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Anticipating the Edge
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Anticipating the Edge

 
Anticipating the Edge

Page Type: Article

Object Title: Anticipating the Edge

Activities: Mountaineering, Trad Climbing, Sport Climbing, Toprope, Ice Climbing, Big Wall, Mixed

 

Page By: alpinistahombre

Created/Edited: Feb 5, 2008 / Mar 4, 2008

Object ID: 378697

Hits: 1218 

Page Score: 74.92%  - 5 Votes 

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Anticipating THE EDGE... where it BEGINS and where it ENDS

--by Alpinista Hombre

 
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Speculate for a moment, on the various risks that exist in wilderness travel. Ponder for a moment, the potential of the wilderness and high country to take a life, or many lives. Without the need to mention these natural factors, there are wildlife, harsh weather, rockslides, avalanches, seracs and crevasses, earthquakes, flash floods, icefalls, cornices, moats, high altitude, exposure… and the list goes on. The developing of your instincts for sensing too much danger, or “the edge”, will give you greater advantage in your adventures. “The edge” may be defined as: the line that, if surpassed, may separate a person or a team from the bounds of calculated risk. The concept of “the edge” differs between each person. It is the responsibility of each climber to know his or her own sphere of acceptable risk. When building an expedition team, or if traveling by alpine-style in a small group, special considerations must be made in order to have a balanced group. A potential conflict may arise when the individual goals of a group or team are not communicated before an adventure. When a team has balanced goals and purpose in a climb, hike, or other such adventure, the level of calculated risk is greater than the unknown risk… and “the edge” is kept in check.

It is appropriate to quote a very well-known mountaineer, and extremist of sorts, when mentioning “the edge” and having more equal skill in a team or group. Mark Twight is known for his great abilities and die-hard personality, and displays it in his various books. One such book is Extreme Alpinism wherein he stated, “As an alpinist who carries a long list of dead friends and partners, I approach the mountains differently than most. I go to them intending to survive, which I define as a success. A new route or the summit is a bonus.” He makes his goals very clear, so it is up to whoever is contemplating travel with him to weigh-out their own risks.

Making small errors in judgment on your adventures and escapes will only add to your personal experience, and in knowing “the edge” as an individual will assist you well in avoiding the big mistakes. The mountains and wilderness can be quite unforgiving, so our objectives on our various adventures should be to assess, weight-out, detail, measure, calculate, and above all… THINK... when we are “visiting” Mother Nature’s domain.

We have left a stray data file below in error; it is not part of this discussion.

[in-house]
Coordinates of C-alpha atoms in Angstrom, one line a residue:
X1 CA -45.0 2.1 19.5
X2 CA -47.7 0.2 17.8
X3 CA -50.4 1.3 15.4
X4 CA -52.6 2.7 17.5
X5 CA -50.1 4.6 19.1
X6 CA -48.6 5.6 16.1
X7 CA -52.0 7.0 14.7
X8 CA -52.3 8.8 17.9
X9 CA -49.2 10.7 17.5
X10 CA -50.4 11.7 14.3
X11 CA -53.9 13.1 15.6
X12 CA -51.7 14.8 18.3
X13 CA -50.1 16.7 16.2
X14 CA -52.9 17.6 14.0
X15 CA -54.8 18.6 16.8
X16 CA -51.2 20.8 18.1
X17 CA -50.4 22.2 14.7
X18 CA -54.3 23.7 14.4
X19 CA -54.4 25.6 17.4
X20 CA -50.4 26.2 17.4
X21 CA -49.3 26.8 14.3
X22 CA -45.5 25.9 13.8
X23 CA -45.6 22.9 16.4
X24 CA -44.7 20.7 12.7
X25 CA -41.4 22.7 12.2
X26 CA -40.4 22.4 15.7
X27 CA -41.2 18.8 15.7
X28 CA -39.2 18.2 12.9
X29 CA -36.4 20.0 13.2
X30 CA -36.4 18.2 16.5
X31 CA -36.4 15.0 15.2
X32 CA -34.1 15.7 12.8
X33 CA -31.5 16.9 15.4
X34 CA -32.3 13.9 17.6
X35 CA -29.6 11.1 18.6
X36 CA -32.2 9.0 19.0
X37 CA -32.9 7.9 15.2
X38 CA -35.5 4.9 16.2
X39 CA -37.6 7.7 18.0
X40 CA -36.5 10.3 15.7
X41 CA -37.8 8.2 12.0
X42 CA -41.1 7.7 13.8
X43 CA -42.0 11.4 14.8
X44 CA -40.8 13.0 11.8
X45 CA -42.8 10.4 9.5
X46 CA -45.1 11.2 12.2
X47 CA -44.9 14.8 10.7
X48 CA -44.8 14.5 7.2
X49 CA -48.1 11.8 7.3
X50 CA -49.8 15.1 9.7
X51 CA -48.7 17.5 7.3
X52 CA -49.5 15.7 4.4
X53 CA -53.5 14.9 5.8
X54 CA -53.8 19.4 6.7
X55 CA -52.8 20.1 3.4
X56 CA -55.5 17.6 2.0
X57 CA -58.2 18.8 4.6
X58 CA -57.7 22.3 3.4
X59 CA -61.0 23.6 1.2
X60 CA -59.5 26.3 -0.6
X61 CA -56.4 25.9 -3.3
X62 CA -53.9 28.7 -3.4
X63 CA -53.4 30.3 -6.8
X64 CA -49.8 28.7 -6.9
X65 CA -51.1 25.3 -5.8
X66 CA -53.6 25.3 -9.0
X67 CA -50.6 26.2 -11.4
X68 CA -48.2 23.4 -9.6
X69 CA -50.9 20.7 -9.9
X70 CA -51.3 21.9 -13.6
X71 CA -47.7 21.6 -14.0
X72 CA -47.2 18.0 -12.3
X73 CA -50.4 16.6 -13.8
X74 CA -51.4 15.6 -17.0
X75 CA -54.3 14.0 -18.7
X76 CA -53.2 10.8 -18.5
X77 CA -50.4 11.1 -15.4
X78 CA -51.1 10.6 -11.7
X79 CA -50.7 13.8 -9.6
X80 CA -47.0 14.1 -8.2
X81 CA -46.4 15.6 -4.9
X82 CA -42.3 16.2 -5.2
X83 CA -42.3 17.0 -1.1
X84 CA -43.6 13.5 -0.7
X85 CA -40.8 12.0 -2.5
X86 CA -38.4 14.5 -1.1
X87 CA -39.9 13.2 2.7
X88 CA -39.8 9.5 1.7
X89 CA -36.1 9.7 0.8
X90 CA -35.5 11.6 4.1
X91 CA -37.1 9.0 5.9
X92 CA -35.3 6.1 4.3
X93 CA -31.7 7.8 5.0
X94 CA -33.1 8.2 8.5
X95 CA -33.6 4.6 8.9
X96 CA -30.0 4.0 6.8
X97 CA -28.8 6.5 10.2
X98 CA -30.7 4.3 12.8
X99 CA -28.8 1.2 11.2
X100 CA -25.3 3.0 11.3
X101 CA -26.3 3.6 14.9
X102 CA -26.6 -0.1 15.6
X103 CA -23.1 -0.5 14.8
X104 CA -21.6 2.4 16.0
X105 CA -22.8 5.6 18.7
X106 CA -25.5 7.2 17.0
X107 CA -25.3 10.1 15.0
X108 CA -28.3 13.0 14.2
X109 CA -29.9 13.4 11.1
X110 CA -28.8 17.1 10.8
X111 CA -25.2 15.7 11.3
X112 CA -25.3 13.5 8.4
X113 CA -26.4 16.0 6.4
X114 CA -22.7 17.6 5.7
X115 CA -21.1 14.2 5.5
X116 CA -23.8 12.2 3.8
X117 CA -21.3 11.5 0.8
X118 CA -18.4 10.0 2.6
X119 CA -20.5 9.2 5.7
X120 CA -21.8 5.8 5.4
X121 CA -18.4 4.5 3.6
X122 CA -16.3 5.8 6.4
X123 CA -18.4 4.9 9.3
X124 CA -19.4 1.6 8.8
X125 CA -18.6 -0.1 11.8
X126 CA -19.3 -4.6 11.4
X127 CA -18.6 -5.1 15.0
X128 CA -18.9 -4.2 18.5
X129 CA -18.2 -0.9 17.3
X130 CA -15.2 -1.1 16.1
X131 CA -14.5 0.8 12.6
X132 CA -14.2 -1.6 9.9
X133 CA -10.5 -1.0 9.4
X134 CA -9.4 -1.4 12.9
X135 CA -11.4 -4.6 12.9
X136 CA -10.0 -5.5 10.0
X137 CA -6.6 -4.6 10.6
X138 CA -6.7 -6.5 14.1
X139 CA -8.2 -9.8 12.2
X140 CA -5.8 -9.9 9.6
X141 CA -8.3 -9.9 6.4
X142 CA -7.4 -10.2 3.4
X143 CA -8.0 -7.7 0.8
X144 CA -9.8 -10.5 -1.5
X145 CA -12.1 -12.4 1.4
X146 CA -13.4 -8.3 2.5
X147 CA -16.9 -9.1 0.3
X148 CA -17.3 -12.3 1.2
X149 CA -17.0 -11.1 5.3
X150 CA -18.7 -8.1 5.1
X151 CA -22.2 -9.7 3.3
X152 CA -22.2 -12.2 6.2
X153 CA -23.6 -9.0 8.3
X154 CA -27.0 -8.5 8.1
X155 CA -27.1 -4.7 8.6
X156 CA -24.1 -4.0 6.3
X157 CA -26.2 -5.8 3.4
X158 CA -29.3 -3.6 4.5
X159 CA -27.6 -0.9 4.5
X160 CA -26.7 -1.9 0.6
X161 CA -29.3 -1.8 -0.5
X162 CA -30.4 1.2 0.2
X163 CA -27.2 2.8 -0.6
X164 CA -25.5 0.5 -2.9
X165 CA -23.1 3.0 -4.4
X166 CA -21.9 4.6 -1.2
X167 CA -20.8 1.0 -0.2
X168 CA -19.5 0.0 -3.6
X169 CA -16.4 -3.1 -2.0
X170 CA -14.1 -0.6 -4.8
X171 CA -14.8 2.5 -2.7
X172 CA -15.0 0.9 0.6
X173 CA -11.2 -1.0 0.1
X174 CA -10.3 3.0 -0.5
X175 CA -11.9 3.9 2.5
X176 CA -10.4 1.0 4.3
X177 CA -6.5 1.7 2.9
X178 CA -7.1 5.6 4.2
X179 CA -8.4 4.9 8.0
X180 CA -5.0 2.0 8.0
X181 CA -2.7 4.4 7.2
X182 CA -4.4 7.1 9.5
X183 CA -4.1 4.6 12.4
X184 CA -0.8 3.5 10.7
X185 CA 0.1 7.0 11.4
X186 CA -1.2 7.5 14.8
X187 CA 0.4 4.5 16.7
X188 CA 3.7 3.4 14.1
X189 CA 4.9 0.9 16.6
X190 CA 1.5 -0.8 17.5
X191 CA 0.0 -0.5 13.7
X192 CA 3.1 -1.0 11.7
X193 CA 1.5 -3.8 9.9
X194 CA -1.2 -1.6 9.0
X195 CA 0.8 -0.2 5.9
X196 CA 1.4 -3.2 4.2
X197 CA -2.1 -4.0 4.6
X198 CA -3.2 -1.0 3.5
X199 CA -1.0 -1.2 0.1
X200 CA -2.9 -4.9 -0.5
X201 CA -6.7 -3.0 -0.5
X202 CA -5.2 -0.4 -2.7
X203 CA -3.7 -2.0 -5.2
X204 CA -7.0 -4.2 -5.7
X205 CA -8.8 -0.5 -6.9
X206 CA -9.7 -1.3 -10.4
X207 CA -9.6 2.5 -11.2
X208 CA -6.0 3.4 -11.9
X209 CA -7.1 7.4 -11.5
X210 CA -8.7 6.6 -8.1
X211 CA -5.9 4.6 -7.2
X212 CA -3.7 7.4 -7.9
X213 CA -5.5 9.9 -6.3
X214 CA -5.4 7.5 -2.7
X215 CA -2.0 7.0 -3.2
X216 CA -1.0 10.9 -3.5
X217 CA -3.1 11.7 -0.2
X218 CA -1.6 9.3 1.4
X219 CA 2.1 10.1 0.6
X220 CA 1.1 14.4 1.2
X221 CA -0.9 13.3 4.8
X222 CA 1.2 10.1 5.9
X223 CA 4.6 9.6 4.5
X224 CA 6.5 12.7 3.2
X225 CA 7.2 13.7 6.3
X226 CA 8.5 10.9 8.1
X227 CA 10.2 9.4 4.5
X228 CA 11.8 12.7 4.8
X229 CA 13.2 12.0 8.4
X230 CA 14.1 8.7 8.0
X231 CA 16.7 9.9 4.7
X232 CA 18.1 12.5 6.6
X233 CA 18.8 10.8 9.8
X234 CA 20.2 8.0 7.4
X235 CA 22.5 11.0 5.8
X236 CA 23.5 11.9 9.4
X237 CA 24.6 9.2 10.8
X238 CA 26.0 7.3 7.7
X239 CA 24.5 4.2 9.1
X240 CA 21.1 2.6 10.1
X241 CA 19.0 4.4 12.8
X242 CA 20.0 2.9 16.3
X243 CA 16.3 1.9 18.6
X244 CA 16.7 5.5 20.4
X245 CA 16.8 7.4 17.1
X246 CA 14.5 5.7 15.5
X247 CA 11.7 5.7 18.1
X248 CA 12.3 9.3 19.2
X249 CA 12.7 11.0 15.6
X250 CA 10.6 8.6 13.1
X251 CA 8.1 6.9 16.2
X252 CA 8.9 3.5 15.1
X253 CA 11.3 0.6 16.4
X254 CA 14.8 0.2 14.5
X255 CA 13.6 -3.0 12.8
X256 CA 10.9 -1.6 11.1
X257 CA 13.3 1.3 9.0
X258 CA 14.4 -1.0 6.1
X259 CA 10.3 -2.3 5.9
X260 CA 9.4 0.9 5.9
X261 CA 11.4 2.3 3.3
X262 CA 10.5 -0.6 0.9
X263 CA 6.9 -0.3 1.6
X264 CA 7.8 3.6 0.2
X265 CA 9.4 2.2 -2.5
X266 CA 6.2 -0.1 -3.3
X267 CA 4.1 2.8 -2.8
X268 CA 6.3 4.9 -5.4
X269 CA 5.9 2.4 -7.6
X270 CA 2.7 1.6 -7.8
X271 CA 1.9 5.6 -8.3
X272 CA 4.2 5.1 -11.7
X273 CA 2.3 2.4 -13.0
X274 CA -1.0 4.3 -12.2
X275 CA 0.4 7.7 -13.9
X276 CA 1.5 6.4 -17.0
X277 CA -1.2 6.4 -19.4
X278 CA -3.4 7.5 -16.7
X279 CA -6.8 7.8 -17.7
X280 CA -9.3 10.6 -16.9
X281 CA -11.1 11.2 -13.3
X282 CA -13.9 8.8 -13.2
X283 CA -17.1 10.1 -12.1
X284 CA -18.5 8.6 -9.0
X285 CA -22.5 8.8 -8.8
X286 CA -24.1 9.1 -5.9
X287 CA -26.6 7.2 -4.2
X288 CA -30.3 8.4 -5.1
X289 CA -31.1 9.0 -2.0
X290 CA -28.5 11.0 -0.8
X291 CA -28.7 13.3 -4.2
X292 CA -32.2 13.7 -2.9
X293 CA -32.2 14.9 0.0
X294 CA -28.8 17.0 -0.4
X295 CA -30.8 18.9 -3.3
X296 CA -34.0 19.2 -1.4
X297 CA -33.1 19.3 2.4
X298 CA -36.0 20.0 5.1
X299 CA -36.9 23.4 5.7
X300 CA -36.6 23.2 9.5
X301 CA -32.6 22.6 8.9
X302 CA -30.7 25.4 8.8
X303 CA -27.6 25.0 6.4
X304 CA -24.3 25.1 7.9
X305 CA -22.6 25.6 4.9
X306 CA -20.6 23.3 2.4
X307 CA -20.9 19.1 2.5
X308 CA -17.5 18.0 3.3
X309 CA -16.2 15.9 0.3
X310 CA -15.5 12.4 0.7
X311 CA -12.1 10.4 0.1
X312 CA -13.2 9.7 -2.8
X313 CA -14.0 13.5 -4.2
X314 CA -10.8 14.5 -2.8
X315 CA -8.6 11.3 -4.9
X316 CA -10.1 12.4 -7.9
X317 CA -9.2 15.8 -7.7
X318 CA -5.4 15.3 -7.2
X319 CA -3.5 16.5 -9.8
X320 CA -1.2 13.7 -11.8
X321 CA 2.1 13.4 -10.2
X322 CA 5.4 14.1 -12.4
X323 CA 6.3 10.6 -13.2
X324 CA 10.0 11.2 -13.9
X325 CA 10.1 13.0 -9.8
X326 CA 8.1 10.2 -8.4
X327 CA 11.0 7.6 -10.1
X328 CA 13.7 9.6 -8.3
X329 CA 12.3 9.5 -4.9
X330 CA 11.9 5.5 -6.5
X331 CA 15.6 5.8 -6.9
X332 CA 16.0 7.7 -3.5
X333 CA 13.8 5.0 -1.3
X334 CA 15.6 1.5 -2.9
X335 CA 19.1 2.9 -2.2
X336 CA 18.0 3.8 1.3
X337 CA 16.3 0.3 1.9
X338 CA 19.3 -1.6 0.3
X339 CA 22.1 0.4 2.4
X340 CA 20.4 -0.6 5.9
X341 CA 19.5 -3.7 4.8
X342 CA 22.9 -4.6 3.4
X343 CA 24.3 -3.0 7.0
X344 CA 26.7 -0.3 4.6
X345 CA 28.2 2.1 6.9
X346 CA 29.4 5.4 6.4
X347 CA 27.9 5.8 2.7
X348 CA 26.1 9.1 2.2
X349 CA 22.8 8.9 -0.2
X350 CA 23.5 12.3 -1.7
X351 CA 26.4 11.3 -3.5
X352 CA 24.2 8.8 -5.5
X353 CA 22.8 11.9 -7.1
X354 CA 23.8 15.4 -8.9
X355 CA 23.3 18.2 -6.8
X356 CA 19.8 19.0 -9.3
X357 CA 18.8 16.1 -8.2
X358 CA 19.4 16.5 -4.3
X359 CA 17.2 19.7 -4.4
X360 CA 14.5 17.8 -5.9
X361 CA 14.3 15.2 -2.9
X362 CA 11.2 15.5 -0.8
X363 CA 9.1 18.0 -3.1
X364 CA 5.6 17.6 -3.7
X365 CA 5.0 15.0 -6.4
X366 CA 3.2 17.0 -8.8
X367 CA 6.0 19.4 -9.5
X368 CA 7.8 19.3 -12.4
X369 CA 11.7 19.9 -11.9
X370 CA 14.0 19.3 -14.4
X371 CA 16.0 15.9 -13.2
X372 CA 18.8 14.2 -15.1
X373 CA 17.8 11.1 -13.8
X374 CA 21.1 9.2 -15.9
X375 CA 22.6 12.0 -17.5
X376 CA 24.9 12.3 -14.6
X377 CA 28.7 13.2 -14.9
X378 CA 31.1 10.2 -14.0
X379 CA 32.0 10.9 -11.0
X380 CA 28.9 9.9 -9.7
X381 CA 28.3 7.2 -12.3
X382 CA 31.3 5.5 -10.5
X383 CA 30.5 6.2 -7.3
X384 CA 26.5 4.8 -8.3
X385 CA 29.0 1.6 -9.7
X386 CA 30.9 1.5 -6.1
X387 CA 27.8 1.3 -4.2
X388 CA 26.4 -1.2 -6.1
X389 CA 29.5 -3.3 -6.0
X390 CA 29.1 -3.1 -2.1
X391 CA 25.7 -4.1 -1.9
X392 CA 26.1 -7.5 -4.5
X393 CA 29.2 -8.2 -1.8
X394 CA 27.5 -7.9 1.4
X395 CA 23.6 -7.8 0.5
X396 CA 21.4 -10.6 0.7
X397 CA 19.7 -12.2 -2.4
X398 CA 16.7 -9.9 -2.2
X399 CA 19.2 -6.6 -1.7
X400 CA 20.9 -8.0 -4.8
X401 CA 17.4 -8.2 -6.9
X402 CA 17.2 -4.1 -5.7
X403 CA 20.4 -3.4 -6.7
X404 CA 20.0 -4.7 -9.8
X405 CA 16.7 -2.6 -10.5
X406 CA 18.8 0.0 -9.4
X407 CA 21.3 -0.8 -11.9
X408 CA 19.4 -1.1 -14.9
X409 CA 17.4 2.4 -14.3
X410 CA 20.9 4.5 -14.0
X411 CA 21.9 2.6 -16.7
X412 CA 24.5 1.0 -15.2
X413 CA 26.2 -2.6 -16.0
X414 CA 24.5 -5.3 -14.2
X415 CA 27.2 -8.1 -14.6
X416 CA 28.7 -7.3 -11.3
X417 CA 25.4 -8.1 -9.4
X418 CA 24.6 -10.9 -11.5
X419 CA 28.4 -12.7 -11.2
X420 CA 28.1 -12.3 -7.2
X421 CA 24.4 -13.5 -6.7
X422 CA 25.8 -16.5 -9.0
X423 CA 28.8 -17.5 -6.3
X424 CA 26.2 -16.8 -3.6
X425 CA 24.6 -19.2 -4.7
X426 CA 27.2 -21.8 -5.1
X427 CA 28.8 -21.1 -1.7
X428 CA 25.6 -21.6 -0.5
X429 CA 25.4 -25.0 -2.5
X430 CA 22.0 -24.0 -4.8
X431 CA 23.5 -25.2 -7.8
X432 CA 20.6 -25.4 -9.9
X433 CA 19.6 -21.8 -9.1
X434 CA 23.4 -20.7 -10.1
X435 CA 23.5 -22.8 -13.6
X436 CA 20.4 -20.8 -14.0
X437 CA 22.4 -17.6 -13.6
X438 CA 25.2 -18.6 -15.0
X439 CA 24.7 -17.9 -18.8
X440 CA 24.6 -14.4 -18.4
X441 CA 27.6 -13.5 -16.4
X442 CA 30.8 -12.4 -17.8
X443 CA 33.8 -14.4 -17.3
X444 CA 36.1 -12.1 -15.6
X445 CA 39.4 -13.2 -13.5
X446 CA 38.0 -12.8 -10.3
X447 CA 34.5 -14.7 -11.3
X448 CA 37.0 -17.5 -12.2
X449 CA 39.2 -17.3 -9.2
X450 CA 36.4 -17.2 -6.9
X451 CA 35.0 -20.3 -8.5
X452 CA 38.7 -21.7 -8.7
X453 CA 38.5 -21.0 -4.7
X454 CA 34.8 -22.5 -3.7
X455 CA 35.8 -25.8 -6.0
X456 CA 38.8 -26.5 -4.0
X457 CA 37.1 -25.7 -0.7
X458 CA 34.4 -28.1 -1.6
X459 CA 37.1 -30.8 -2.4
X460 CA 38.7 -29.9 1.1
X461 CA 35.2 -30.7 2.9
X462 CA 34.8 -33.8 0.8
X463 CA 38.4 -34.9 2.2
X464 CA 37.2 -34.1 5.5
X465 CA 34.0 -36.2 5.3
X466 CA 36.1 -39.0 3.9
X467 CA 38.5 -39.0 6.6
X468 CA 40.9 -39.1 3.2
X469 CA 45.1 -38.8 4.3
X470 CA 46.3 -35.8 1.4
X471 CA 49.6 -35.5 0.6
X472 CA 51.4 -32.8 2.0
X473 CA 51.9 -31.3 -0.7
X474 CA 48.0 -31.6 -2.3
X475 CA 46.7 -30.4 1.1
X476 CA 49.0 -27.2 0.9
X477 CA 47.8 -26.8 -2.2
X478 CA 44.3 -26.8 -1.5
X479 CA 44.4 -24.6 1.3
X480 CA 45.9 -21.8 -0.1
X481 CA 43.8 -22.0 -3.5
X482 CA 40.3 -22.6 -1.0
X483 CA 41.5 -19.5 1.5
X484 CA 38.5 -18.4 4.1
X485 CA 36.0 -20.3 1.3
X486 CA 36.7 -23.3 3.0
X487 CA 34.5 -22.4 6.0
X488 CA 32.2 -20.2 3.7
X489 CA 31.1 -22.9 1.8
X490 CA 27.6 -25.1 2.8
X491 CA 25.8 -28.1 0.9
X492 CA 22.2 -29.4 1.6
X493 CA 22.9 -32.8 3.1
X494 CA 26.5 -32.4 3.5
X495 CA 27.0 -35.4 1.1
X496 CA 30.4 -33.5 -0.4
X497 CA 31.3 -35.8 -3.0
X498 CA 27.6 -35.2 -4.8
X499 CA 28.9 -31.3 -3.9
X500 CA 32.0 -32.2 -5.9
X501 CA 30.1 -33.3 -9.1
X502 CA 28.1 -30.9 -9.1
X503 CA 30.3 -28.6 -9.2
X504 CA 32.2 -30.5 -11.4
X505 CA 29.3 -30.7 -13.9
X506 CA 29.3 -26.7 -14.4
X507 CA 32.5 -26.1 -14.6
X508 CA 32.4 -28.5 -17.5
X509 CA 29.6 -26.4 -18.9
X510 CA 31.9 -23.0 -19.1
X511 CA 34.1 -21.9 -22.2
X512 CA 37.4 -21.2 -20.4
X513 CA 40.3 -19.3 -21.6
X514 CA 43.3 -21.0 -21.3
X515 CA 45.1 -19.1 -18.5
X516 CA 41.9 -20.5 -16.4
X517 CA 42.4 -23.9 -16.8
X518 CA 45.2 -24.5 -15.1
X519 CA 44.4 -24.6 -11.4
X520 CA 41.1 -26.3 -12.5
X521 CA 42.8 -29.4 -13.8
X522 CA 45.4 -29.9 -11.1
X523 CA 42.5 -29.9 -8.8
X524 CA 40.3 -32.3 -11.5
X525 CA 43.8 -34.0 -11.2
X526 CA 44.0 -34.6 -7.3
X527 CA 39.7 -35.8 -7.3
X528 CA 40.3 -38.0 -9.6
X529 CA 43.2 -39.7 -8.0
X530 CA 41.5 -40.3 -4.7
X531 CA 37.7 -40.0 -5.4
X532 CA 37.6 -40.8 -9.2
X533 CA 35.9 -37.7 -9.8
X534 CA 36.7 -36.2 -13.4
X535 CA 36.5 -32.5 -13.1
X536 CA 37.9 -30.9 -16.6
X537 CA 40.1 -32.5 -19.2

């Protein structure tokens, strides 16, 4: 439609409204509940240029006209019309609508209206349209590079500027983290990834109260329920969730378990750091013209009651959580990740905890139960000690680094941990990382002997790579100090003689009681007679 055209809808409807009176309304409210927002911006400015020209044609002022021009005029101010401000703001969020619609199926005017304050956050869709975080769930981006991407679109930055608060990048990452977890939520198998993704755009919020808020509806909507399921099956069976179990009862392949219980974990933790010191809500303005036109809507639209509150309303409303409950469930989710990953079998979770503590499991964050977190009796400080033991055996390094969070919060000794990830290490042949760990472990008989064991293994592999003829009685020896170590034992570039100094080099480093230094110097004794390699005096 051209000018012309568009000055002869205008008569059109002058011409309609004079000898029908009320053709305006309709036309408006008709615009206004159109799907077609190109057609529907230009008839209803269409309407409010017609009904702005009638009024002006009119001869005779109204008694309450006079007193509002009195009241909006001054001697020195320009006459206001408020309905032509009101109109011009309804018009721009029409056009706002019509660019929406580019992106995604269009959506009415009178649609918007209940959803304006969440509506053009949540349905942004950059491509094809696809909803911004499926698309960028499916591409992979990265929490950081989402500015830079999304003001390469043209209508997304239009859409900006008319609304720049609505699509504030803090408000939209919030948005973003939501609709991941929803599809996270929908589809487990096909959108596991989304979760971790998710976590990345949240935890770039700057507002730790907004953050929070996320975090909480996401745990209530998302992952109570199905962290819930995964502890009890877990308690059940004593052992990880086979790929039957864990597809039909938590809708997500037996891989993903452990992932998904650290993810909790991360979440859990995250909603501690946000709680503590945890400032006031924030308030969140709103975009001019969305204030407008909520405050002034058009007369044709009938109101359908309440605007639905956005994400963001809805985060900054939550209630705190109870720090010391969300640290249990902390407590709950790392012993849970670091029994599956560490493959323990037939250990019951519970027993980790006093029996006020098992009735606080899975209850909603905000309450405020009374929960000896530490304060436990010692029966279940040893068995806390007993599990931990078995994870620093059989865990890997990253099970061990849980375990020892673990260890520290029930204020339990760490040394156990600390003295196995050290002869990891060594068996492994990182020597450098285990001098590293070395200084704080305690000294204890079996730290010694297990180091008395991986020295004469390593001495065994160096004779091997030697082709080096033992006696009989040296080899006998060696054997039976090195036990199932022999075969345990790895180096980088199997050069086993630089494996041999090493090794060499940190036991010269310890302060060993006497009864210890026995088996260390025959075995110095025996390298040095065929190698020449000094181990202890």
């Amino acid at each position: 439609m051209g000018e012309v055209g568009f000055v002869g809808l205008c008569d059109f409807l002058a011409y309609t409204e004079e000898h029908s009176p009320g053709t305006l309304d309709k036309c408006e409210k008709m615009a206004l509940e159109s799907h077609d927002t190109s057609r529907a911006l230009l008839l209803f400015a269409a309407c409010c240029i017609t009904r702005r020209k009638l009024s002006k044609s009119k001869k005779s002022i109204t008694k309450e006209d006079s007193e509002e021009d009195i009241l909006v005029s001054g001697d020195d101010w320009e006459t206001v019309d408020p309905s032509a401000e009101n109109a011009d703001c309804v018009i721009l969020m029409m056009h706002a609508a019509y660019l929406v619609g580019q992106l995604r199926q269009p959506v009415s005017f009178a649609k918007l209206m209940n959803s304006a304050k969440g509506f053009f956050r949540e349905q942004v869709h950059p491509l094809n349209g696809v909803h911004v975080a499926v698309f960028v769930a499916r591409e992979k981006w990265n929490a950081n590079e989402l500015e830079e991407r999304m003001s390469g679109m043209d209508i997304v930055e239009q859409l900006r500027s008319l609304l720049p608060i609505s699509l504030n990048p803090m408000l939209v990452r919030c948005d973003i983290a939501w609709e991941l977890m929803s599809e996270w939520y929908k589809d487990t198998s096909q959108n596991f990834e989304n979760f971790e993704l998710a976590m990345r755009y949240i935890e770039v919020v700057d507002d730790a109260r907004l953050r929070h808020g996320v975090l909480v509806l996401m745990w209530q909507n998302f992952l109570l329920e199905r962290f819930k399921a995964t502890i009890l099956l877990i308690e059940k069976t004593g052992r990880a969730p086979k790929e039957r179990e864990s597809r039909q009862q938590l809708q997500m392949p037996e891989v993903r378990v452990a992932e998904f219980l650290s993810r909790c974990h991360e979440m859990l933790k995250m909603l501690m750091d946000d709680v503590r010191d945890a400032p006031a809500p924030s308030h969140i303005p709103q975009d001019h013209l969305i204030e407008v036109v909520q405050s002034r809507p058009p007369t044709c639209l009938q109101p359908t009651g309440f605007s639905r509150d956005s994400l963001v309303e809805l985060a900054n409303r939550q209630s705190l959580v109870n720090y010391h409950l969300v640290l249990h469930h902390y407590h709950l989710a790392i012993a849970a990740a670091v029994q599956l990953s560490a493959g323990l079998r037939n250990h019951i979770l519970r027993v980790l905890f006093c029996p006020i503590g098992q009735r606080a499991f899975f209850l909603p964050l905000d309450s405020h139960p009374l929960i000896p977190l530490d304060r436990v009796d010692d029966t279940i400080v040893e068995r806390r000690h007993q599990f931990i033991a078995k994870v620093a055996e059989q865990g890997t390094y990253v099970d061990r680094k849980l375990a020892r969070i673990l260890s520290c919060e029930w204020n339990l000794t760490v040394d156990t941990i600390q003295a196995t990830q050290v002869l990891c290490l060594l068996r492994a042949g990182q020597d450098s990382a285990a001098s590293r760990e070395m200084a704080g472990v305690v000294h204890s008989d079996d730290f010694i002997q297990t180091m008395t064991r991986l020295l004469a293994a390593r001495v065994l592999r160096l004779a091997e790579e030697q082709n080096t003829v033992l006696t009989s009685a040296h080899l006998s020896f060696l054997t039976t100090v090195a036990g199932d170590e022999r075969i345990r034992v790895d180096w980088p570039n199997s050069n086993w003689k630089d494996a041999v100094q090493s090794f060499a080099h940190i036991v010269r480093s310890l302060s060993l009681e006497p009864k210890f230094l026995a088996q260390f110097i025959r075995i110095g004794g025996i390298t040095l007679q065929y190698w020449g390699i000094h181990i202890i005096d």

Instincts are our natural, internal sensory that exists to aid us in our survival. Experience only enhances our instincts. These “sensory” impress upon our centers of judgment. They may be felt in our innermost core, or “gut’. Other instinctual feelings may come as increase in pulse, sweating palms, random thoughts of “common sense”, etc. Our five basic senses also assist our instincts. Our brains, being capable of processing and calculating information gathered from the various sensory, give the storage, strategy, and quick reaction to survival situations. If you are good with your own condition on an adventure, make it your purpose to sense the condition of your fellows. One person will always have greater survival instincts than another in any given situation, so share your senses and perceptions with your crew.

So speculate for a moment, on the various risks that exist in wilderness travel. Ponder for a moment, the potential of the wilderness and high country to take a life, or many lives. We adventurers travel the mountains and wilderness because it is in our souls to do so, because it enchants us and feeds our desire for the unknown, and because it continually answers our questions to life’s challenges. Hence it is necessary to know your personal limits, your own sphere of risk, your own “edge”… and balance yours with the others you adventure with. After all, the idea is to live to see many more adventures in the future… is it not?

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DrJonnieDangers

DrJonnie

Hasn't voted

Thought provoking article. It might also be interesting if you added a short discussion on the differences between objective and subjective danger and how the mind can handle the different risk factors between these. i.e dangers inherent in the environment vs self inflicted dangers.
cheers Johnnie

Posted Feb 22, 2008 6:46 am

alpinistahombreRe: Dangers

alpinistahombre

Hasn't voted

Thanks for the supplement Doc... it always helps
Posted Mar 18, 2008 1:19 pm

DrJonnieRe: Dangers

DrJonnie

Hasn't voted

No problem matey, nice article !
cheers Johnnie
Posted Mar 18, 2008 4:27 pm

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